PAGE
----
Reasons for performing study: Neuromuscular electrical stimulation (NMES) is used to increase or maintain muscle strength during rehabilitation. Human studies investigating different protocols show that some treatments induce changes in muscle characteristics. Despite the frequent use of NMES in horses, no studies have been published describing its efficacy.
Objectives: To investigate the effects of a NMES protocol on equine fibre types and areas, glycogen concentrations and enzyme activities.
Methods: NMES was administrated to m. gluteus medius and m. longissimus dorsi, on one side of 6 healthy Standardbred horses. The contralateral side of each muscle served as a nonstimulated control. The horses were stimulated at 50 Hz a day, with 21–39 mA, for 45–60 min, 5 days a week for 4 weeks. Needle biopsies were obtained from the muscles on both sides before and after the experimental period. Muscle samples were analysed for fibre type proportions and area using histochemical methods and for glycogen and enzyme activities (citrate synthase, 3-OH-acyl CoA dehydrogenase, hexokinase and lactate dehydrogenase) using biochemical methods. Muscle contractions at the location and depth of the muscle biopsy were confirmed by diagnostic ultrasound. Nonparametric tests (Mann-Whitney, Wilcoxon sign-rank) were used for statistical analysis.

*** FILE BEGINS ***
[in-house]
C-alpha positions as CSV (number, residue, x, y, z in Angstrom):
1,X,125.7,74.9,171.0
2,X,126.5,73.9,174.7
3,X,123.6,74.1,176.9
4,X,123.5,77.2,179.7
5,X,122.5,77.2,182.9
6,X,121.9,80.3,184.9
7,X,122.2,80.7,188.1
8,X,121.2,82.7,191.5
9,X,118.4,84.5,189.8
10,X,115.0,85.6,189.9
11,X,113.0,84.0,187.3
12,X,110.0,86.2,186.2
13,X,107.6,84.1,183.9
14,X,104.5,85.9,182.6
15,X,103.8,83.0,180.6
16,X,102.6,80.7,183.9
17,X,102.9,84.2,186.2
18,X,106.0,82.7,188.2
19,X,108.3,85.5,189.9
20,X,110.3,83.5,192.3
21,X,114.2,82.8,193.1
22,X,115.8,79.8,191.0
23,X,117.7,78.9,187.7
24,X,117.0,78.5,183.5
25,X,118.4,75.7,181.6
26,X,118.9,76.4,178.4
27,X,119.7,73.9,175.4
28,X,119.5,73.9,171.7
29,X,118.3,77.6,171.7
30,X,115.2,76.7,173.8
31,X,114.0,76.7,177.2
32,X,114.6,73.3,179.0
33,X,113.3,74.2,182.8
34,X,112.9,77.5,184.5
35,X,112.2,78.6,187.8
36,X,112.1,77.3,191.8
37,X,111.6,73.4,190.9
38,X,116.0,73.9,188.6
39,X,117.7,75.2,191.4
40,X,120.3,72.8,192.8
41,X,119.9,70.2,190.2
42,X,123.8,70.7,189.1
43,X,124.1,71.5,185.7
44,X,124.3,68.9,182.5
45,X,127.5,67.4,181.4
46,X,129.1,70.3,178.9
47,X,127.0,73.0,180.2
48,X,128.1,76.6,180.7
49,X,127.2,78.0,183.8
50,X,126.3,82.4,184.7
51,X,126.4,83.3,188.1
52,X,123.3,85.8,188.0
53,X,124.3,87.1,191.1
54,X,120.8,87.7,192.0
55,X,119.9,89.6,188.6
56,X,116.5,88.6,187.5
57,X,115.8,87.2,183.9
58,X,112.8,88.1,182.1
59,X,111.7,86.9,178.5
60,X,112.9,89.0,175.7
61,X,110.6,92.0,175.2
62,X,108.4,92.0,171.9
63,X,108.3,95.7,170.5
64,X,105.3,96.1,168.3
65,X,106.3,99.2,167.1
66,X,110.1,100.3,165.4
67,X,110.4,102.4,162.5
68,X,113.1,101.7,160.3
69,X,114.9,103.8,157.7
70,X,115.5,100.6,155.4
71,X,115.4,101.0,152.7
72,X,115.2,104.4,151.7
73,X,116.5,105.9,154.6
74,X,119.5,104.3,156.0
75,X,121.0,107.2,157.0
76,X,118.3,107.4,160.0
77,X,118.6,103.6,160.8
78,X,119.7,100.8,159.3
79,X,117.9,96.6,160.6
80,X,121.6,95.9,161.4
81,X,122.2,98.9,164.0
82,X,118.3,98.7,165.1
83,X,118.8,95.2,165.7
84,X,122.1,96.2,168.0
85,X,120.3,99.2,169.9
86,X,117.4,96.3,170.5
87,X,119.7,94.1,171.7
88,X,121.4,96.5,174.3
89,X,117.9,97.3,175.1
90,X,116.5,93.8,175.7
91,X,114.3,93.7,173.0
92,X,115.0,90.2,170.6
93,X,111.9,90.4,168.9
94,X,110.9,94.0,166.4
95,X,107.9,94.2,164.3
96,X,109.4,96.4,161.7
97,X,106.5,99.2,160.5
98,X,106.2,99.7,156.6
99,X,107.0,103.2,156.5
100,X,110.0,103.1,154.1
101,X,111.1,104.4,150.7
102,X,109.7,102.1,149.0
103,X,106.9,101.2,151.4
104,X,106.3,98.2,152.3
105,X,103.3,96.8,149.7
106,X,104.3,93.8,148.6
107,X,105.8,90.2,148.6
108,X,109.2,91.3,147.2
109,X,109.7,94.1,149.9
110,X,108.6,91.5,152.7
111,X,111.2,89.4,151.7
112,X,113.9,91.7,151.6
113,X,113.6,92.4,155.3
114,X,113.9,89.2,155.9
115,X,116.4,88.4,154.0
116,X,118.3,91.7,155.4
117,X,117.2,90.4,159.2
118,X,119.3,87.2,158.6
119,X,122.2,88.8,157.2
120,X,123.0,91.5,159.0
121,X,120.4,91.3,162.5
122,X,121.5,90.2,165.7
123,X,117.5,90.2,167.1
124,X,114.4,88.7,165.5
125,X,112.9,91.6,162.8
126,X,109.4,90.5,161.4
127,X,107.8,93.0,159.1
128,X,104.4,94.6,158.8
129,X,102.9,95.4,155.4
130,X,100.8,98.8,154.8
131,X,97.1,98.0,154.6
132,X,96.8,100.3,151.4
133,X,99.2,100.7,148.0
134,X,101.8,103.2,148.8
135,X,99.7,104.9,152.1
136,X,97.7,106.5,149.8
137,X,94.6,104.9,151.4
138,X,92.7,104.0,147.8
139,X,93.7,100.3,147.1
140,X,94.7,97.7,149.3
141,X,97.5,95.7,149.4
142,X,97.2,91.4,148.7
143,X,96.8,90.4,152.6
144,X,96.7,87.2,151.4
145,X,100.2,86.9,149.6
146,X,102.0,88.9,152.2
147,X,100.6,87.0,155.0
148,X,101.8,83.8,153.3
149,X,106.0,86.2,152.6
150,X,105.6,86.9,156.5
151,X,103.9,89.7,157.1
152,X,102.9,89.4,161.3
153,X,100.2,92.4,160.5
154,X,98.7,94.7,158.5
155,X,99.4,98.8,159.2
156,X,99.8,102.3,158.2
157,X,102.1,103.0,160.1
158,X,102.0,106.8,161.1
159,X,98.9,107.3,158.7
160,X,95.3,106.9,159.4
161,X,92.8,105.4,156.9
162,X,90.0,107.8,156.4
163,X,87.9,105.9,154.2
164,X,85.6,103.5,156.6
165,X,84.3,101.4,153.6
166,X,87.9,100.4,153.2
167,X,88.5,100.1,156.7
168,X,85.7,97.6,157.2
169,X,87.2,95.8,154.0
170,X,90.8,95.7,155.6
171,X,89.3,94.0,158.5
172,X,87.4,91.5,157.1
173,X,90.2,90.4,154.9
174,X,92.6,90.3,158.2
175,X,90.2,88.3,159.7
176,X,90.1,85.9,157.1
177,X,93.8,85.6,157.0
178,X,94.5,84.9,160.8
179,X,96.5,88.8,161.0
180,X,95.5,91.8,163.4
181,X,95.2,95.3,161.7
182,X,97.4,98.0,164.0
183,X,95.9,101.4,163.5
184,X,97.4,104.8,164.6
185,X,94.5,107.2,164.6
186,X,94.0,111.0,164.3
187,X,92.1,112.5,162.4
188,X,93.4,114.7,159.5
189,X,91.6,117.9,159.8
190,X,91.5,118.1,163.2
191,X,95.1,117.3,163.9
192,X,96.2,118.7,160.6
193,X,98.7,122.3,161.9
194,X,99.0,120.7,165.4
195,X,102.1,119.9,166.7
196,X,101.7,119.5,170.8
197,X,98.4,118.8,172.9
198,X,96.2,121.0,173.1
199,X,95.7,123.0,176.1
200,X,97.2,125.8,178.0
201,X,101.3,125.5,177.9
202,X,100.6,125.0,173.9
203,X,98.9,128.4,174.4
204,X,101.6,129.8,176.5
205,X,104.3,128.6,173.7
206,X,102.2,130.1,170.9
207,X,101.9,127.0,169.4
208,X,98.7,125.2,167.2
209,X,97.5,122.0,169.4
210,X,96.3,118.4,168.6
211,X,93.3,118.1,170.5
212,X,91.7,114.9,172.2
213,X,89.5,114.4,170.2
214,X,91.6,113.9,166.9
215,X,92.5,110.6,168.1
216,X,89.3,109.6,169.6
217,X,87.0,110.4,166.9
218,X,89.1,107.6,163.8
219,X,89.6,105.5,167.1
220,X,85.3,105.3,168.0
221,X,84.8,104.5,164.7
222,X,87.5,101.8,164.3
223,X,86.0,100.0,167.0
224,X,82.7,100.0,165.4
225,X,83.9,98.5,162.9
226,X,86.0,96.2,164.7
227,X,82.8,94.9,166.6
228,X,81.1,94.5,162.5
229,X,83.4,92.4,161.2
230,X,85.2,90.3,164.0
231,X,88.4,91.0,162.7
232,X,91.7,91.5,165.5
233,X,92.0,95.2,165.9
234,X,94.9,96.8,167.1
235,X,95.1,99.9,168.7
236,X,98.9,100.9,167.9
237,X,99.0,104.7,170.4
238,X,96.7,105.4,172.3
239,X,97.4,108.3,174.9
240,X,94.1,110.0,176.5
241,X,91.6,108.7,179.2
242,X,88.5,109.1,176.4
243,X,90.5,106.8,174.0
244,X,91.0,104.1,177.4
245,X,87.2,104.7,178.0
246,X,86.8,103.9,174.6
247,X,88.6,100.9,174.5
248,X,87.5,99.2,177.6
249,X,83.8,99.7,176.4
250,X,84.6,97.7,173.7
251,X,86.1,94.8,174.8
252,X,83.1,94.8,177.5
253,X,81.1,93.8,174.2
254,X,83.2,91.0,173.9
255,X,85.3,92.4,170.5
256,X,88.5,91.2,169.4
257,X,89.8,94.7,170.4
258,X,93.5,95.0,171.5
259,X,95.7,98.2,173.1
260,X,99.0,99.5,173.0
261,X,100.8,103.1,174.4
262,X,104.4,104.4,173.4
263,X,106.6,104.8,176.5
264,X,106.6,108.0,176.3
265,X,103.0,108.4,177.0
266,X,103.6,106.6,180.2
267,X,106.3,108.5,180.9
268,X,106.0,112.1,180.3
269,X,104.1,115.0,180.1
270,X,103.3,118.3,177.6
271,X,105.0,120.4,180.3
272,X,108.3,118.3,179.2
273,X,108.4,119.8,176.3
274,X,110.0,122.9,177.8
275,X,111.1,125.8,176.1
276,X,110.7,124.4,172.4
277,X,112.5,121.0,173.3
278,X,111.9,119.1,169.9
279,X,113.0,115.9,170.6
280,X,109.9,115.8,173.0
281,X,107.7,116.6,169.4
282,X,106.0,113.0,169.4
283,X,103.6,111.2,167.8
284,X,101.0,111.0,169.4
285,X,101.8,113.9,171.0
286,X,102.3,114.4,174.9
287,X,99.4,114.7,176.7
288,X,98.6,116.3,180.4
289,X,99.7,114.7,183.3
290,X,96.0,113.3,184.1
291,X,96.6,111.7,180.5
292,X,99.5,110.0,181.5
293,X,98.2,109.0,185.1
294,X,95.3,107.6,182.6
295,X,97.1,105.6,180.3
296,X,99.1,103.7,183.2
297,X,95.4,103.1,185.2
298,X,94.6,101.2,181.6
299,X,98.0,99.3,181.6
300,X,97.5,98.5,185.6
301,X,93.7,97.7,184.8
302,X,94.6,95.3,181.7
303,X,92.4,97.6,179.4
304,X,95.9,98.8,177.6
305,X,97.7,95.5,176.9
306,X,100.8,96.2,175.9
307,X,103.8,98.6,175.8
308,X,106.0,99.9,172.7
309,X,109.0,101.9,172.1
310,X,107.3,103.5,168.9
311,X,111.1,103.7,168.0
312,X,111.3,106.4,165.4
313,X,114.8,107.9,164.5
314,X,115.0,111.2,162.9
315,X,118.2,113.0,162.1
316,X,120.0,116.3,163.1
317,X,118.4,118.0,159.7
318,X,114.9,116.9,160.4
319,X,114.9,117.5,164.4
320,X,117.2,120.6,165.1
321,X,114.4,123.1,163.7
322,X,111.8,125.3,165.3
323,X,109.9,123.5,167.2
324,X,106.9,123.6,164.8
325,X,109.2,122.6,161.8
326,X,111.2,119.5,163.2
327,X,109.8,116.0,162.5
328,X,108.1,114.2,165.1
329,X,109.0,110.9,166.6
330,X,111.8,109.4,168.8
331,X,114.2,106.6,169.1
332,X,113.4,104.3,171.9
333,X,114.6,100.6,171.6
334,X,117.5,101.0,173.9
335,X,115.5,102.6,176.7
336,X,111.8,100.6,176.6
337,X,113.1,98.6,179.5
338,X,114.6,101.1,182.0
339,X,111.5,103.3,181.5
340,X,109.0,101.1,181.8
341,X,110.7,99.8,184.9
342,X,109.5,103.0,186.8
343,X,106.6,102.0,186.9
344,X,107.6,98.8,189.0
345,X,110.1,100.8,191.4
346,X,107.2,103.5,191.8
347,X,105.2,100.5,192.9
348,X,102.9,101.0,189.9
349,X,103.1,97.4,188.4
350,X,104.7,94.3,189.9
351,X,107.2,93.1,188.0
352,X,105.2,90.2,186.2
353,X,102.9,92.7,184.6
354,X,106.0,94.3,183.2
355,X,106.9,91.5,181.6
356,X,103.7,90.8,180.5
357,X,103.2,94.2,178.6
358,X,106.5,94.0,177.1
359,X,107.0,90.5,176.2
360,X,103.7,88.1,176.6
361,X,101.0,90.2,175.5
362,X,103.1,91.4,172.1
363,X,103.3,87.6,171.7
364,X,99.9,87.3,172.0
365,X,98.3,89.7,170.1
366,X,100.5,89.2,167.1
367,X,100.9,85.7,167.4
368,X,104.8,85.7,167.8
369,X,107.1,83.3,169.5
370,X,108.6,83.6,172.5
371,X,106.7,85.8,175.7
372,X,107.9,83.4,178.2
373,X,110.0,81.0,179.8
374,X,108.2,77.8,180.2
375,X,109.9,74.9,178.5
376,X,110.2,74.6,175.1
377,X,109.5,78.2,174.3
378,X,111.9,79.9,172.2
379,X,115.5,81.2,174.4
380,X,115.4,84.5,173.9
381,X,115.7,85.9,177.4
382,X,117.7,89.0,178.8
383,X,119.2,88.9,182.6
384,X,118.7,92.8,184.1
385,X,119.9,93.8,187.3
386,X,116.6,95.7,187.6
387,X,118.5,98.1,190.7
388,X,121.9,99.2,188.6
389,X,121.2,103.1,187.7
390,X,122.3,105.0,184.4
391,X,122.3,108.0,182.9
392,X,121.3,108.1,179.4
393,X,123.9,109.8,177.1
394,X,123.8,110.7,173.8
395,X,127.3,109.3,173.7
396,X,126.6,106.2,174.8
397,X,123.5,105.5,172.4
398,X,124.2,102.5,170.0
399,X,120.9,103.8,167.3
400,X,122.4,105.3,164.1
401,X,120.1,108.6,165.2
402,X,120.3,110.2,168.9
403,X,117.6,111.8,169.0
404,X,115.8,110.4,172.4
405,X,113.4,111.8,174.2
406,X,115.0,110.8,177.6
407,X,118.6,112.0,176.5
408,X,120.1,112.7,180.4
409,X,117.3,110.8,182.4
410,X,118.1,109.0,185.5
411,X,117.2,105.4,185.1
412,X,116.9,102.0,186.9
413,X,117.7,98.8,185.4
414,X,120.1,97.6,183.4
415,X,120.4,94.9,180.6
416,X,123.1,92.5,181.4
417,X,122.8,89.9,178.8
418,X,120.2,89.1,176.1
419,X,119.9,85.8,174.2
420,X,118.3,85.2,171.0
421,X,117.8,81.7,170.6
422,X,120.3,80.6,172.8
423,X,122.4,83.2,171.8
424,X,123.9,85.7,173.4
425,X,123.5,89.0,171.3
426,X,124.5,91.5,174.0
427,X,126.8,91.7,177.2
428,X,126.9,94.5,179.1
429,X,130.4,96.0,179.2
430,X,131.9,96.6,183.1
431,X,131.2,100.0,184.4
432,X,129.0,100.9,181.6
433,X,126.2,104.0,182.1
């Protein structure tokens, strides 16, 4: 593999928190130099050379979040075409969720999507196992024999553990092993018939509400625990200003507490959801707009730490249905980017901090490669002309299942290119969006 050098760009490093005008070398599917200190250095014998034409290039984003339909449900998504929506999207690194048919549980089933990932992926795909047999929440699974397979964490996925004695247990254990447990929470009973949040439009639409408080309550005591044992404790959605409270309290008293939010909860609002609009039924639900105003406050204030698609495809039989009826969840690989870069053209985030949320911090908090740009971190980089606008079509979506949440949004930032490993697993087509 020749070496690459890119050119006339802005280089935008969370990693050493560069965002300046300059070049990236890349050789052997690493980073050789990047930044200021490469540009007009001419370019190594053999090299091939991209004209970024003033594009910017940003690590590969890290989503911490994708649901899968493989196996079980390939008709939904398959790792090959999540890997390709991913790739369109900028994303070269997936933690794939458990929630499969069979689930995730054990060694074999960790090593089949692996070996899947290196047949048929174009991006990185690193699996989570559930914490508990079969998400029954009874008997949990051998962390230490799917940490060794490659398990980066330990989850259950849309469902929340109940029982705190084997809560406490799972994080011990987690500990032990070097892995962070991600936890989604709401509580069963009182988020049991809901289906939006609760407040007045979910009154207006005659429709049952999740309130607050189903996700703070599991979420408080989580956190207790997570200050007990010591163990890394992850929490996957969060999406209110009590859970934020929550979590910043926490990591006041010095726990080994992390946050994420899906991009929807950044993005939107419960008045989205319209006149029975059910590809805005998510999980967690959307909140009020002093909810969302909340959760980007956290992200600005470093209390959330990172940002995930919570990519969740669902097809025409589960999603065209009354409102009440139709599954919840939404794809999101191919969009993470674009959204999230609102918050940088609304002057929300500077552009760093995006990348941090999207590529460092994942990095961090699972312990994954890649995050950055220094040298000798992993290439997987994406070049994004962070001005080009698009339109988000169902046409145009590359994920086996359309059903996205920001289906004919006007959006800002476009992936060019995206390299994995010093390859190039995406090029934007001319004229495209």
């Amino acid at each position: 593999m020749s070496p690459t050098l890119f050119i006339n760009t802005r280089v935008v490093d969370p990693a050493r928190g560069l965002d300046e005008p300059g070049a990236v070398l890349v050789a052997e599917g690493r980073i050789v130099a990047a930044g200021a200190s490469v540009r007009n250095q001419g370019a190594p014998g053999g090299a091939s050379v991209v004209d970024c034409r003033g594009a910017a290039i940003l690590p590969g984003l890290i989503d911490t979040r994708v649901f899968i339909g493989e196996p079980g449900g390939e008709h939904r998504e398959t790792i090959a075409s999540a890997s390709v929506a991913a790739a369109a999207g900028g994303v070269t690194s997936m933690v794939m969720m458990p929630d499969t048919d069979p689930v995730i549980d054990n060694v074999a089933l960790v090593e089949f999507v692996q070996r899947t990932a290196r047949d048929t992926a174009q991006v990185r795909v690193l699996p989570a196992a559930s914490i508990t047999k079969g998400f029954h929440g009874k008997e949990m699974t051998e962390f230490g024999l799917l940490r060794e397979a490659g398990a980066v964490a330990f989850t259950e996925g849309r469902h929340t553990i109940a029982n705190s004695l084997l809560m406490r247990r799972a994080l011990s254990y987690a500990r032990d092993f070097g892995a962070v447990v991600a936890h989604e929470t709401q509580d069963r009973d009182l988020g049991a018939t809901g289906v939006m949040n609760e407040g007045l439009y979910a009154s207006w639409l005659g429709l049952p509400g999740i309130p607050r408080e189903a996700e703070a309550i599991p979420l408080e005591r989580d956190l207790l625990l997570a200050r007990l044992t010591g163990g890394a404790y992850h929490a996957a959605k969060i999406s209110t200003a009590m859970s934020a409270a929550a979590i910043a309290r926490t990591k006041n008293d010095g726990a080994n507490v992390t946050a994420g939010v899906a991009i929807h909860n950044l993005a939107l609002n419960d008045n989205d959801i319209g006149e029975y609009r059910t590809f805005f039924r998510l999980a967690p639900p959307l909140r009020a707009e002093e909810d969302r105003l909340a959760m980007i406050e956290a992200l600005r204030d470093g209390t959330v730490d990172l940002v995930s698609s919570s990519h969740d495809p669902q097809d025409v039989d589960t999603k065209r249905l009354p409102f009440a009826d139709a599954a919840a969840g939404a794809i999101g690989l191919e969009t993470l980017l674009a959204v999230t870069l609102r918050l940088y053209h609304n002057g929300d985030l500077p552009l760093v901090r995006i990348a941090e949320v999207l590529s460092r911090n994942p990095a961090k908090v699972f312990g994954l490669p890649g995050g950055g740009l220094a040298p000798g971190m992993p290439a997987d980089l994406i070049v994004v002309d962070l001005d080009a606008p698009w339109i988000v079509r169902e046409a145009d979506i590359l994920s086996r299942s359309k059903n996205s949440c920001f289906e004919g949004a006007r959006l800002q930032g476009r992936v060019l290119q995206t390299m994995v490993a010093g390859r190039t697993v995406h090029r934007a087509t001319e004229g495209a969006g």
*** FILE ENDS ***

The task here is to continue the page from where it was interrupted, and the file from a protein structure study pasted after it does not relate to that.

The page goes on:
Results: No significant differences were observed in the percentage of types I, IIA or IIX fibres, fibre areas, glycogen levels or enzyme activities either when comparing stimulated and nonstimulated muscles before and after the NMES treatment, or when comparing the left and right muscle samples.
Conclusions: The NMES treatment was well tolerated by the horses, but the present protocol did not induce significant muscle adaptations. Further studies are needed to describe the effect of more intense and/or prolonged NMES treatment protocols on muscles of healthy horses, and to describe if stimulation protocols induce positive changes in atrophied muscles.